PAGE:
3 Things You Need To Know About This Historic Earnings Season

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SPY – Today’s article features the SPY and the 3 Things You Need To Know About This Historic Earnings Season. Read on for all the details.

Every earnings season is important but this one especially so.

At the start of the year, JPMorgan predicted the S&P 500 could rally as much as 25% in 2021. Goldman predicted it would take 2 years for the market to go up 25% after an 18% rally in 2020.

That rally, by the way, was after a 30% rally in 2019, which followed the single worst year for stocks in a decade, a modest 4% decline.

Basically, stocks have been on a tear for many years. And yet, so far, even the lowly Nasdaq, is on track to surpass JPMorgan’s bullish forecast at the start of the year.

Most other indexes are on track for 30% to 40% or even greater 2021s.

Of course, that assumes that the pandemic recovery, the strongest economy in 36 years, and monster earnings growth all show up as planned.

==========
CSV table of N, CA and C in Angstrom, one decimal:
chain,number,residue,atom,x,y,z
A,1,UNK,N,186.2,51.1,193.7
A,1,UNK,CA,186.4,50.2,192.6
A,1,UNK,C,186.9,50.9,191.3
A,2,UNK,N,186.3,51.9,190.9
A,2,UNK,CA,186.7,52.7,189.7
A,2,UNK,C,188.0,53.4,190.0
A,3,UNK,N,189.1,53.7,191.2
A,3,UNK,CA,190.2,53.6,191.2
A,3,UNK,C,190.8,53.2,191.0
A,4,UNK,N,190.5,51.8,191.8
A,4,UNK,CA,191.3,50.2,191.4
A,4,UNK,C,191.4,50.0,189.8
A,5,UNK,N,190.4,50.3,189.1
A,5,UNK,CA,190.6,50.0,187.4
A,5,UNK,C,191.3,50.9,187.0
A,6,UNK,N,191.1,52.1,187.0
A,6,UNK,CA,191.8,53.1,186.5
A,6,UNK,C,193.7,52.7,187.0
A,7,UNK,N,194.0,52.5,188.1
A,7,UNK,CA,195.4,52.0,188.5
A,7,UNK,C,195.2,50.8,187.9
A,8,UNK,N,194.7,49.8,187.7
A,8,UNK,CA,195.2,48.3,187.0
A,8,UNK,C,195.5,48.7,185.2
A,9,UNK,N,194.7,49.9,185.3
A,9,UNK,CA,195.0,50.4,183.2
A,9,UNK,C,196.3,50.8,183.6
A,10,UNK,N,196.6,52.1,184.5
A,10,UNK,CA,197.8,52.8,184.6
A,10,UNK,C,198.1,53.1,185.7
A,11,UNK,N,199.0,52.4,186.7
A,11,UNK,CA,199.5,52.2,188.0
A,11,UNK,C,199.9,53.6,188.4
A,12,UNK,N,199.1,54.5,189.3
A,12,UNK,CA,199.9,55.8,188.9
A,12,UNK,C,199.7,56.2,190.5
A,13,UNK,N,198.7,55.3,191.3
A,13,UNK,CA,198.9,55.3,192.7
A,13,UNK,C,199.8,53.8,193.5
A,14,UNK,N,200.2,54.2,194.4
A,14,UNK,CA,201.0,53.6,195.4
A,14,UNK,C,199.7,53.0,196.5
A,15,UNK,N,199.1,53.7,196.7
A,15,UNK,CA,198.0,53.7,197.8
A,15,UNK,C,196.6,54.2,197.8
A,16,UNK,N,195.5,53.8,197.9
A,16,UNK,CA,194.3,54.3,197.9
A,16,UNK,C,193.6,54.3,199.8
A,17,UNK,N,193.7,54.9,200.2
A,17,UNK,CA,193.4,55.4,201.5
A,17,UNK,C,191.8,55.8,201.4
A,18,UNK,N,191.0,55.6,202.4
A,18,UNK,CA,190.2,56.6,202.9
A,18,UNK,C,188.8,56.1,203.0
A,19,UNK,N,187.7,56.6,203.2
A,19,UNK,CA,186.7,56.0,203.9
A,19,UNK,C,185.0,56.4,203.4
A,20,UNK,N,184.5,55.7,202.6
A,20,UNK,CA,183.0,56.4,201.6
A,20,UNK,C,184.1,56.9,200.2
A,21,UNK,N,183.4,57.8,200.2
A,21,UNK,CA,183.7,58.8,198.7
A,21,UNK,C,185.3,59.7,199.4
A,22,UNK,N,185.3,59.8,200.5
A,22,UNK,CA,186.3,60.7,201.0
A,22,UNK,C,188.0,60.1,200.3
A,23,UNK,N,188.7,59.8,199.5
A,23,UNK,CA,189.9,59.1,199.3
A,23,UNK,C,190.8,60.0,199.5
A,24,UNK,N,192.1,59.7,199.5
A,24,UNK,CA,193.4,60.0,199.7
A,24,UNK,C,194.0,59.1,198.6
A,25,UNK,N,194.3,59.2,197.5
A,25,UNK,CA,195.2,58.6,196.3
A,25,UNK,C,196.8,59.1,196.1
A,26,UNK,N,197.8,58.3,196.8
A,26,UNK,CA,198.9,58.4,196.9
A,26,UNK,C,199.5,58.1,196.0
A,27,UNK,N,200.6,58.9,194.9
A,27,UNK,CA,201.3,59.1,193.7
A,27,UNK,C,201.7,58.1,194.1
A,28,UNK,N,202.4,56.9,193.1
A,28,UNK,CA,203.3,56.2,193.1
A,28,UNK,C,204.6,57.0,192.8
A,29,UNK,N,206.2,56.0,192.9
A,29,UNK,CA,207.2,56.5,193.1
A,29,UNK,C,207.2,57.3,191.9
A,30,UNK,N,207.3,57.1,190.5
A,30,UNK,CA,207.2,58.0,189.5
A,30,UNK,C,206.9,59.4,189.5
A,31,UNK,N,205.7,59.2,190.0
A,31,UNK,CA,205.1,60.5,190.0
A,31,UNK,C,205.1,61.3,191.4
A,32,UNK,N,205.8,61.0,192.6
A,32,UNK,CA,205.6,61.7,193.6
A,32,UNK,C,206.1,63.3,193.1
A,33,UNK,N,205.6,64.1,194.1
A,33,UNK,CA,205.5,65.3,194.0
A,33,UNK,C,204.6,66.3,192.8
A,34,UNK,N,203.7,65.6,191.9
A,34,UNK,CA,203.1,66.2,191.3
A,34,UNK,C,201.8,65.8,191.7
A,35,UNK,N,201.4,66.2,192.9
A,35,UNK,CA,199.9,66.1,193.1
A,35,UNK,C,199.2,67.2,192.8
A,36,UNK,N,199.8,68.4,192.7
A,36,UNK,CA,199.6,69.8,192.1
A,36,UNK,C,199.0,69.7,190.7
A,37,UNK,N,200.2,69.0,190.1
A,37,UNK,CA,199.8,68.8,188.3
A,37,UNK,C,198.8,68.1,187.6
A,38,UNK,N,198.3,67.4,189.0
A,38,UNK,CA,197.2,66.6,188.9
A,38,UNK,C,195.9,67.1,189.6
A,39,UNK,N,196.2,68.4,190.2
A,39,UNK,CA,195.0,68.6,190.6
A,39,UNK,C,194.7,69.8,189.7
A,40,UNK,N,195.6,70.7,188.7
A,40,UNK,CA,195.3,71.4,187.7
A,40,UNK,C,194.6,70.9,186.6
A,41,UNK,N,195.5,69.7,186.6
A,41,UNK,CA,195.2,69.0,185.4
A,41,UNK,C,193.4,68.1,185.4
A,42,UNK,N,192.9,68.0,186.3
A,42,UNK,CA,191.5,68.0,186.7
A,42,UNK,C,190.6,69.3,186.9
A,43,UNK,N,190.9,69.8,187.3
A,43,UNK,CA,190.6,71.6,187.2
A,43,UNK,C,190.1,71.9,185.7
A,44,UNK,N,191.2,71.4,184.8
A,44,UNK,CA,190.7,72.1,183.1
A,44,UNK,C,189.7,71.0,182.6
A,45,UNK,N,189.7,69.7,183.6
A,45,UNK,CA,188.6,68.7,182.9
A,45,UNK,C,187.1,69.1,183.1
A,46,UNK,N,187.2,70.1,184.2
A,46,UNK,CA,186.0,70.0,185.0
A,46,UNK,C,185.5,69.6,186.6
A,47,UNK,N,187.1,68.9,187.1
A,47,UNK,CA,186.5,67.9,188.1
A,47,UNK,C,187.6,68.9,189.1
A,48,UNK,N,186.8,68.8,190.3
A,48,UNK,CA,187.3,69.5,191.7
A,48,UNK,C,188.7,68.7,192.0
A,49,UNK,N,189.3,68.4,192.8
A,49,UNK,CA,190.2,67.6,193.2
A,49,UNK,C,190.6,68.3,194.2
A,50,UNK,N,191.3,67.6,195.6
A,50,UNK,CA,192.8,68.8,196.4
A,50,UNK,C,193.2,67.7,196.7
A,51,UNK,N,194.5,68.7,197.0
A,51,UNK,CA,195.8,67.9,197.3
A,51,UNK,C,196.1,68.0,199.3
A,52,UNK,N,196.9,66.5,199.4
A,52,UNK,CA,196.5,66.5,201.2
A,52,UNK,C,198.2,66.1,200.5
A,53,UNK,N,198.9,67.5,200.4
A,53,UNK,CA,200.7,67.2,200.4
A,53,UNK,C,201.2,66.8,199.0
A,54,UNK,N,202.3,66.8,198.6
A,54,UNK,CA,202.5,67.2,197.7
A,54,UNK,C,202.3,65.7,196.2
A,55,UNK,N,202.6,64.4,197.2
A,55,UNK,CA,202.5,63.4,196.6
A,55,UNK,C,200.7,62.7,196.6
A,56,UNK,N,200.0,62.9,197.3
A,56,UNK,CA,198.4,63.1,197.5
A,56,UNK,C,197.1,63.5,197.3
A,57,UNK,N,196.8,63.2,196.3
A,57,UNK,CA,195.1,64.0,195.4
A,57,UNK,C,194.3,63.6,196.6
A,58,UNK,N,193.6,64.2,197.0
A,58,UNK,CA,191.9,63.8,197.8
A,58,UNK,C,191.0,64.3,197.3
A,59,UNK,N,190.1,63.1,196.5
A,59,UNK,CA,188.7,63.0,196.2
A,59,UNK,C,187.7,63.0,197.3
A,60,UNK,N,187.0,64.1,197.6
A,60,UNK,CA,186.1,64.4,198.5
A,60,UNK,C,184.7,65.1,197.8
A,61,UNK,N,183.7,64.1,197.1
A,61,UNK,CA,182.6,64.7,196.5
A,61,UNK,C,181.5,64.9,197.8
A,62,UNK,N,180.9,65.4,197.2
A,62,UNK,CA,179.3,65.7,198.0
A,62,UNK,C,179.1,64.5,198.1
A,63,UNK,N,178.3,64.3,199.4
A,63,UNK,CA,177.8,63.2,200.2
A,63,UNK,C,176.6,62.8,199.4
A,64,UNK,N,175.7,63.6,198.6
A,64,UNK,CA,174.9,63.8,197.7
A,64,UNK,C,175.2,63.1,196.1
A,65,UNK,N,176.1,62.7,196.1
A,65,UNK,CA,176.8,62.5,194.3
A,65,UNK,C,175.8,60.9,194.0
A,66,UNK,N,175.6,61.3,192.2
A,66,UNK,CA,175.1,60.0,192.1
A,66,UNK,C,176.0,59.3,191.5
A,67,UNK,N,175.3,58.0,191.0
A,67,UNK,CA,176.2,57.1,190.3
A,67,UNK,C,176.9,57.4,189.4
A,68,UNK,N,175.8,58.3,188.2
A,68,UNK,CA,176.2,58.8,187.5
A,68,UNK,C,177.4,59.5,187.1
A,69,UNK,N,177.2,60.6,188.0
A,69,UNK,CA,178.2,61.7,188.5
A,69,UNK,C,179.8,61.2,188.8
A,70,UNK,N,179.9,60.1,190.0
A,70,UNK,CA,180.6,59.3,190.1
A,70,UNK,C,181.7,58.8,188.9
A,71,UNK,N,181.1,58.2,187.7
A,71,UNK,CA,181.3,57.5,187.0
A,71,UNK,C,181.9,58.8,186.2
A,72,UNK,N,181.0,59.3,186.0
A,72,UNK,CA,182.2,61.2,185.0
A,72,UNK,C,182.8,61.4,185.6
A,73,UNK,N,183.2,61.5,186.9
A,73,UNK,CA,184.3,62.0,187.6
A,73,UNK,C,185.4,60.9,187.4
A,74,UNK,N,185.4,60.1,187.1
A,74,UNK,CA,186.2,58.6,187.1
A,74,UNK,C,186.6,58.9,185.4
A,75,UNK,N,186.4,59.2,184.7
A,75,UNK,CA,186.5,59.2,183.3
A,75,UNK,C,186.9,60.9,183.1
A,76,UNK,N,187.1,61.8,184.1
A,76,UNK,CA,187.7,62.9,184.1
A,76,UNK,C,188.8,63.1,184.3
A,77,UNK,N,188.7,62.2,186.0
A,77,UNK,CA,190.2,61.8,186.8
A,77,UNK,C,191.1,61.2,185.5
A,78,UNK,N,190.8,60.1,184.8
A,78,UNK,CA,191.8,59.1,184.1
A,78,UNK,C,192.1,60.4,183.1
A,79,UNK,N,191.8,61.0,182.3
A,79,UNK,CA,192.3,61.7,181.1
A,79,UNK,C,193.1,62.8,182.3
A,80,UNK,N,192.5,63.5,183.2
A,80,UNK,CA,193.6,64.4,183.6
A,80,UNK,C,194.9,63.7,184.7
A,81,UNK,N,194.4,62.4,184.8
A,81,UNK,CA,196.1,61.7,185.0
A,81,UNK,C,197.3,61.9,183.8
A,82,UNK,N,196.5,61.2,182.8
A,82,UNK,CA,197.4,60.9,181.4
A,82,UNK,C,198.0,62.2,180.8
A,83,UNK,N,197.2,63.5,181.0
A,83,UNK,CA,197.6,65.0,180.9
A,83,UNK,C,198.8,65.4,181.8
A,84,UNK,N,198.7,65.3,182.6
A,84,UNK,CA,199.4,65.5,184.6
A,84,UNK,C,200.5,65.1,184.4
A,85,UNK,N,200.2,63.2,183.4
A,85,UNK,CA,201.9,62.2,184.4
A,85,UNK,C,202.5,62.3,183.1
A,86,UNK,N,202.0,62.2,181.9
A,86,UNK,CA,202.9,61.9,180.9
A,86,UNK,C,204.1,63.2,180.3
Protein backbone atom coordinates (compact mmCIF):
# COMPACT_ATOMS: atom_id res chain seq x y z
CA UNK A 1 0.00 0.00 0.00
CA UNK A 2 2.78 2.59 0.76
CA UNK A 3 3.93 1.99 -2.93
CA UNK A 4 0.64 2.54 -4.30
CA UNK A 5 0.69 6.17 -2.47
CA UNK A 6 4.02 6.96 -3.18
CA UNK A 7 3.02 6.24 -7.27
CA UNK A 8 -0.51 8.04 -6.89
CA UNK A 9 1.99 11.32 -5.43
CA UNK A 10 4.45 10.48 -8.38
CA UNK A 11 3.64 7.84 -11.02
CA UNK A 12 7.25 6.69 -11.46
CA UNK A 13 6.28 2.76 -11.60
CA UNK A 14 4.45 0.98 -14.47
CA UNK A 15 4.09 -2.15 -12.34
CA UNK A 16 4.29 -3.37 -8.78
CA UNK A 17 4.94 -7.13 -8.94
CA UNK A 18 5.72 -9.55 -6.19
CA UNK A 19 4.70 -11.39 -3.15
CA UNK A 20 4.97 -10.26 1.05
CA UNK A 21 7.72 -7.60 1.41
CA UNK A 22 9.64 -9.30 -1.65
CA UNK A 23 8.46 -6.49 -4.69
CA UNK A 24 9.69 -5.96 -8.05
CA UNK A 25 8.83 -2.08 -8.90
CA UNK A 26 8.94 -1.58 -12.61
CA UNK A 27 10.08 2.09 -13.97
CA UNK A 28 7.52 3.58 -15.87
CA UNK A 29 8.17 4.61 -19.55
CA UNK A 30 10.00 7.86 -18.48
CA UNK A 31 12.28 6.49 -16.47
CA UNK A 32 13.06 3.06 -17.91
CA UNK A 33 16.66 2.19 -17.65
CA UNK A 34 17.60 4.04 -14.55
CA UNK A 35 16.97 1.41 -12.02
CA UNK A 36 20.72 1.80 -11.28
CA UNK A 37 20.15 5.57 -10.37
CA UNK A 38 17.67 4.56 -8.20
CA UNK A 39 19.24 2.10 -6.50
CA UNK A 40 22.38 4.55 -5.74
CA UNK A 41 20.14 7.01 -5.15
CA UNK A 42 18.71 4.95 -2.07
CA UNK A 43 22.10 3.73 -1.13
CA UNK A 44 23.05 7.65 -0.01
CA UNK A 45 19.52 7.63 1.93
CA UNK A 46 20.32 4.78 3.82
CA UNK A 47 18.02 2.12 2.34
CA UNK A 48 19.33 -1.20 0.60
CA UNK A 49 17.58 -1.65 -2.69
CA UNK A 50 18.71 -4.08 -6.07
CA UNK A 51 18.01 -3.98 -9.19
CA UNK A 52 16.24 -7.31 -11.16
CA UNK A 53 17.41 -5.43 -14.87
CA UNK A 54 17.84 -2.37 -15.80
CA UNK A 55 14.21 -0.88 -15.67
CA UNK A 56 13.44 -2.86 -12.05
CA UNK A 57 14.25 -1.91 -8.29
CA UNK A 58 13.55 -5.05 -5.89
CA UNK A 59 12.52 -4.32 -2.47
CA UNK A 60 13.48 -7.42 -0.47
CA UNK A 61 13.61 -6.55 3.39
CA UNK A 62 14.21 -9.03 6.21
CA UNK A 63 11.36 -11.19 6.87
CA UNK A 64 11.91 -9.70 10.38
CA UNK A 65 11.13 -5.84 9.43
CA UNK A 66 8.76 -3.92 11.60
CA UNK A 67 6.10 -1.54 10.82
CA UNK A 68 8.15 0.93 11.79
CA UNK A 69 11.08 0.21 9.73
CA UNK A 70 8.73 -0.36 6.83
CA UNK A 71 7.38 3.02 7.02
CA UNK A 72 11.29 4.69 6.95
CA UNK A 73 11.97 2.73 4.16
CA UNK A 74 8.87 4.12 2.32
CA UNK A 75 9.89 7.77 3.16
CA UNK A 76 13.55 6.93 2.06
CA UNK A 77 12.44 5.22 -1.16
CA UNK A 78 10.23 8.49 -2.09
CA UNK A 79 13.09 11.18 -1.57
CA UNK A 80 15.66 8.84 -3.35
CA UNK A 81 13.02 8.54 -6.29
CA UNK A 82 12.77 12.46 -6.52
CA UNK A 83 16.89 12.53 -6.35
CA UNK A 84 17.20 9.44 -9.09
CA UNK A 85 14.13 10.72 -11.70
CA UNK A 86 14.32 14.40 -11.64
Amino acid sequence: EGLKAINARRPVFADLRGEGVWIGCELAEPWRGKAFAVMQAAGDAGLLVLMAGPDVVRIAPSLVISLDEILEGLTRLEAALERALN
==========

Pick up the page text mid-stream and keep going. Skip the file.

So here are the three most important facts you need to know about this historic earnings season. One that could determine whether Wall Street falls out of bed, or has the best year in over three decades.

Fact 1: Q1 Earnings Season Is Off To A Great Start

For Q1 2021 (with 9% of the companies in the S&P 500 reporting actual results), 81% of S&P 500 companies have reported a positive EPS surprise and 84% of S&P 500 companies have reported a positive revenue surprise. ” – FactSet Research

In most quarters analysts hack away at earnings expectations in the final weeks before earnings season begins. This is why 73% of companies historically beat expectations by modest 3% to 5% amounts.